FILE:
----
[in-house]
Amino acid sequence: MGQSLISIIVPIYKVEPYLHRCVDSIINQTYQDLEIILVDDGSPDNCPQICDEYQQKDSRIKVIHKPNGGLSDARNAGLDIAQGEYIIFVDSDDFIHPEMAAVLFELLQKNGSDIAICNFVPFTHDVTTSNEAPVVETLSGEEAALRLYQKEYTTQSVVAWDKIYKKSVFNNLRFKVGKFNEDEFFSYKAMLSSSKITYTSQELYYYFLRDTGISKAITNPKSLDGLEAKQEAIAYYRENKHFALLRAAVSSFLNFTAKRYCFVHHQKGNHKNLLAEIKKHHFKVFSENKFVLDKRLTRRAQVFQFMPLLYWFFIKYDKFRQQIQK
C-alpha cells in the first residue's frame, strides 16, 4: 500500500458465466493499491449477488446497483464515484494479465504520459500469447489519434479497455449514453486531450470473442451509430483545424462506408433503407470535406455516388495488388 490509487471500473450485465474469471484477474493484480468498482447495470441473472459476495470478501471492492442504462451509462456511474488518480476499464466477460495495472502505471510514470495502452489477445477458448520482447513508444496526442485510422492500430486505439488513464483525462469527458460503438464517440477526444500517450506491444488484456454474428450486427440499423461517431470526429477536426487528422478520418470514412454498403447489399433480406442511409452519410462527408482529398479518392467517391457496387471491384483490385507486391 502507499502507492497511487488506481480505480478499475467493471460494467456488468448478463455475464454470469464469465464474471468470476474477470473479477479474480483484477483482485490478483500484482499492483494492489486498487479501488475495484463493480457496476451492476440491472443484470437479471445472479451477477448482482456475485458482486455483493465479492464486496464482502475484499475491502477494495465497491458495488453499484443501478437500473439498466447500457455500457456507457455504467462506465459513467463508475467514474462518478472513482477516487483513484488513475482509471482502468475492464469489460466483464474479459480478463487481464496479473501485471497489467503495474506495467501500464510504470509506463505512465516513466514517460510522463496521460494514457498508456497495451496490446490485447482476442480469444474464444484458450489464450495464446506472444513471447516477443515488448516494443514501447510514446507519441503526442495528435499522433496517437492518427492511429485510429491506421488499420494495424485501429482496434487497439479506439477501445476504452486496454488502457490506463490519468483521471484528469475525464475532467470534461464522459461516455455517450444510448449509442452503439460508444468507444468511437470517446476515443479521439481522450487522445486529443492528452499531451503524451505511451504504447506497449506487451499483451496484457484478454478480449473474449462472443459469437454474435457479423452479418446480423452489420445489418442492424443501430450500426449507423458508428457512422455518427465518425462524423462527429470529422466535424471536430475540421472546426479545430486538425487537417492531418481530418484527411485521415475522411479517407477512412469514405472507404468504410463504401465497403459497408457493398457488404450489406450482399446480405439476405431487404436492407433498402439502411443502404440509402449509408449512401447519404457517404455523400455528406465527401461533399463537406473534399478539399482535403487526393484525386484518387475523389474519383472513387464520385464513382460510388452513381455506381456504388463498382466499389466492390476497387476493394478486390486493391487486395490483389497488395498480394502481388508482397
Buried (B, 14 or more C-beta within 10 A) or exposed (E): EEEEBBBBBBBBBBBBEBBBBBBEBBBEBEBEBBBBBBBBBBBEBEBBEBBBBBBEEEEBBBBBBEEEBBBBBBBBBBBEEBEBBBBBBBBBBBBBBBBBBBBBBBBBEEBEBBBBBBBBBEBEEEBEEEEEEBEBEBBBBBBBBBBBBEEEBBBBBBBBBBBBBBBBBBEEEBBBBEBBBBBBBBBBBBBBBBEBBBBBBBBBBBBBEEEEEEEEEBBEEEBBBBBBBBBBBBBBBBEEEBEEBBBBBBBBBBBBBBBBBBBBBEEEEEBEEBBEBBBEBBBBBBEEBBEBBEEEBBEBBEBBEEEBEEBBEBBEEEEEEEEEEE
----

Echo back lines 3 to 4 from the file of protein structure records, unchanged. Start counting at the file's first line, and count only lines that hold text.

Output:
C-alpha cells in the first residue's frame, strides 16, 4: 500500500458465466493499491449477488446497483464515484494479465504520459500469447489519434479497455449514453486531450470473442451509430483545424462506408433503407470535406455516388495488388 490509487471500473450485465474469471484477474493484480468498482447495470441473472459476495470478501471492492442504462451509462456511474488518480476499464466477460495495472502505471510514470495502452489477445477458448520482447513508444496526442485510422492500430486505439488513464483525462469527458460503438464517440477526444500517450506491444488484456454474428450486427440499423461517431470526429477536426487528422478520418470514412454498403447489399433480406442511409452519410462527408482529398479518392467517391457496387471491384483490385507486391 502507499502507492497511487488506481480505480478499475467493471460494467456488468448478463455475464454470469464469465464474471468470476474477470473479477479474480483484477483482485490478483500484482499492483494492489486498487479501488475495484463493480457496476451492476440491472443484470437479471445472479451477477448482482456475485458482486455483493465479492464486496464482502475484499475491502477494495465497491458495488453499484443501478437500473439498466447500457455500457456507457455504467462506465459513467463508475467514474462518478472513482477516487483513484488513475482509471482502468475492464469489460466483464474479459480478463487481464496479473501485471497489467503495474506495467501500464510504470509506463505512465516513466514517460510522463496521460494514457498508456497495451496490446490485447482476442480469444474464444484458450489464450495464446506472444513471447516477443515488448516494443514501447510514446507519441503526442495528435499522433496517437492518427492511429485510429491506421488499420494495424485501429482496434487497439479506439477501445476504452486496454488502457490506463490519468483521471484528469475525464475532467470534461464522459461516455455517450444510448449509442452503439460508444468507444468511437470517446476515443479521439481522450487522445486529443492528452499531451503524451505511451504504447506497449506487451499483451496484457484478454478480449473474449462472443459469437454474435457479423452479418446480423452489420445489418442492424443501430450500426449507423458508428457512422455518427465518425462524423462527429470529422466535424471536430475540421472546426479545430486538425487537417492531418481530418484527411485521415475522411479517407477512412469514405472507404468504410463504401465497403459497408457493398457488404450489406450482399446480405439476405431487404436492407433498402439502411443502404440509402449509408449512401447519404457517404455523400455528406465527401461533399463537406473534399478539399482535403487526393484525386484518387475523389474519383472513387464520385464513382460510388452513381455506381456504388463498382466499389466492390476497387476493394478486390486493391487486395490483389497488395498480394502481388508482397
Buried (B, 14 or more C-beta within 10 A) or exposed (E): EEEEBBBBBBBBBBBBEBBBBBBEBBBEBEBEBBBBBBBBBBBEBEBBEBBBBBBEEEEBBBBBBEEEBBBBBBBBBBBEEBEBBBBBBBBBBBBBBBBBBBBBBBBBEEBEBBBBBBBBBEBEEEBEEEEEEBEBEBBBBBBBBBBBBEEEBBBBBBBBBBBBBBBBBBEEEBBBBEBBBBBBBBBBBBBBBBEBBBBBBBBBBBBBEEEEEEEEEBBEEEBBBBBBBBBBBBBBBBEEEBEEBBBBBBBBBBBBBBBBBBBBBEEEEEBEEBBEBBBEBBBBBBEEBBEBBEEEBBEBBEBBEEEBEEBBEBBEEEEEEEEEEE